Roche on Wednesday committed itself to pushing up payments to shareholders after its cash pile surged by more than 40 per cent last year, confirming the group’s reputation as one of the world’s most profitable drugs companies.
The Swiss pharmaceuticals group, which also controls Genentech in the US and Chugai in Japan, said net cash soared by almost SFr5bn to SFr16.1bn last year.
The increase, driven by the group’s highly successful cancer drugs and its Tamiflu influenza treatment, prompted management to propose a 36 per cent dividend rise to SFr3.40 a share.
But Franz Humer, chairman and chief executive, said the higher payment was just the first step in a more generous payout policy in future.
“We will raise the payout ratio. What we’re doing today is a start for the future”, he said.
Mr Humer admitted the decision to boost dividends also reflected a lack of takeover opportunities and the fact that Roche’s shareholder structure – the group is still controlled by its founding families – reduced its options.
Mr Humer said he was “philosophically no friend” of share buybacks, as these were “a last resort when you can’t think of anything else.”
But he conceded Roche had avoided buybacks partly because of the implications for its controlling families, and suggested the company could consider raising its stakes in Genentech and Chugai as an alternative.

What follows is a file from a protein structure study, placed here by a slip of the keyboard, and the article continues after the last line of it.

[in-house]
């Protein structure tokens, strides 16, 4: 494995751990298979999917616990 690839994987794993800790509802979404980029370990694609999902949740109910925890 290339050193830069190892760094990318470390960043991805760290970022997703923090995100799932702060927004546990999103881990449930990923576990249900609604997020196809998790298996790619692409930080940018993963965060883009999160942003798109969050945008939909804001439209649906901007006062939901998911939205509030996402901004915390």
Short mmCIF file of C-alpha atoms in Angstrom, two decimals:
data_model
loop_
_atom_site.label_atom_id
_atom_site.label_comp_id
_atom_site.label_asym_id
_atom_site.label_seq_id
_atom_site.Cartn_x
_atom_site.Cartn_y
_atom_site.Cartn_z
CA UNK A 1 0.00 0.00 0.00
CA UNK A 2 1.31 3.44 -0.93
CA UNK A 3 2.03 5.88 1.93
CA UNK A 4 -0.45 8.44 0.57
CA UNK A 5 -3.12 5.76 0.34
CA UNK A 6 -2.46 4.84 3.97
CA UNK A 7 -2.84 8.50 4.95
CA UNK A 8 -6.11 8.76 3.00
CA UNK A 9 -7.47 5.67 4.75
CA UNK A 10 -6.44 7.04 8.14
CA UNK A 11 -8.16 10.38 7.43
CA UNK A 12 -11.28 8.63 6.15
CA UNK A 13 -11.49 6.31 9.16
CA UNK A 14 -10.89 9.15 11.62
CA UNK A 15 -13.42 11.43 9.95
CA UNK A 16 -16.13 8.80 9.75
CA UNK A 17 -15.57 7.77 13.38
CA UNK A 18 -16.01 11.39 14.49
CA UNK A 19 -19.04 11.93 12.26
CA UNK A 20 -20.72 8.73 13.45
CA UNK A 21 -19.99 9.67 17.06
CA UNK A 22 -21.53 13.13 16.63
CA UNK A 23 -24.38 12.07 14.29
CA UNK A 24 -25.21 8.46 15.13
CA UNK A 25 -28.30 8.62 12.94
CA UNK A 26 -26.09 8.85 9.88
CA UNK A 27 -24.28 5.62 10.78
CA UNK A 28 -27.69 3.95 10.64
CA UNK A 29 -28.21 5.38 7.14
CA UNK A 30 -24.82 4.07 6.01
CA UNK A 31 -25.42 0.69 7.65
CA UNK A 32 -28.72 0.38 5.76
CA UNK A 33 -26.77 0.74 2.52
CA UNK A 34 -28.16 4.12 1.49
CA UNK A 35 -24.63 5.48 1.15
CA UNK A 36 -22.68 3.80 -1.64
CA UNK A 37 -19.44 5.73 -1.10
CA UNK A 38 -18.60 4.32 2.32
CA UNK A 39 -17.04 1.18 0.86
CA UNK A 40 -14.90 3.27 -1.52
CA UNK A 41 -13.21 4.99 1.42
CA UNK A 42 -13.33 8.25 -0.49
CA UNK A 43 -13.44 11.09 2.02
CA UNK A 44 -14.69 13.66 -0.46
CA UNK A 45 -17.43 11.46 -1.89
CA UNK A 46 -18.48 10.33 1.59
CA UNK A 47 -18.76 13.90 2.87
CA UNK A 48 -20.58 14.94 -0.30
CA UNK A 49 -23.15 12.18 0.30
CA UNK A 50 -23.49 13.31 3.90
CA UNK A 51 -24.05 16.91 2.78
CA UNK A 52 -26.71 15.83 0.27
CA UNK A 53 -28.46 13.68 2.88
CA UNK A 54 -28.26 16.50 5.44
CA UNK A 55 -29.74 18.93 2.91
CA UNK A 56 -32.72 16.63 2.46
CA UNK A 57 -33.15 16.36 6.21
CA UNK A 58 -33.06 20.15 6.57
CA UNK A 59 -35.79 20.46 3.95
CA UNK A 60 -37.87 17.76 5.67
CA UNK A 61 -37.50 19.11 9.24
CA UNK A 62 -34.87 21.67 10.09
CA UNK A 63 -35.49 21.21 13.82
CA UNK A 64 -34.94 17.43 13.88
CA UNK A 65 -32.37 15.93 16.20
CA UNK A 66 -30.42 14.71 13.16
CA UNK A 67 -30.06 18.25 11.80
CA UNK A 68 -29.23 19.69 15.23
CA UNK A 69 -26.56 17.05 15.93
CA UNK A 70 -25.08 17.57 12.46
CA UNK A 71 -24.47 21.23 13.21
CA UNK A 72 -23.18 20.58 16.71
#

The comments came as Mr Humer promised further strong growth this year, with group sales predicted to rise in double digit percentage points in local currencies on the back of continuing strong demand.
“We have a young portfolio that has considerable potential for further growth …. So I assume we can gain further market share”, he said.
Group sales climbed by 17 per cent last year to SFr42bn, while net profits surged by 34 per cent to a record SFr9.17bn. Earnings were boosted by a more than doubling in the group’s financial income to SFr855m.
The booming sales and profits were driven by the core drugs division, which saw sales rise 22 per cent to SFr33.3bn. Sales of the Mabthera, Herceptin and Avastin cancer drugs continued to climb, as did Tamiflu, helping to push up the operating profit margin in pharmaceuticals by 4.1 percentage ponts to 31.7 per cent.
Diagnostics, Roche’s other core business, raised sales but suffered a sharp profits fall because of impairment charges on the group’s insuling injection products.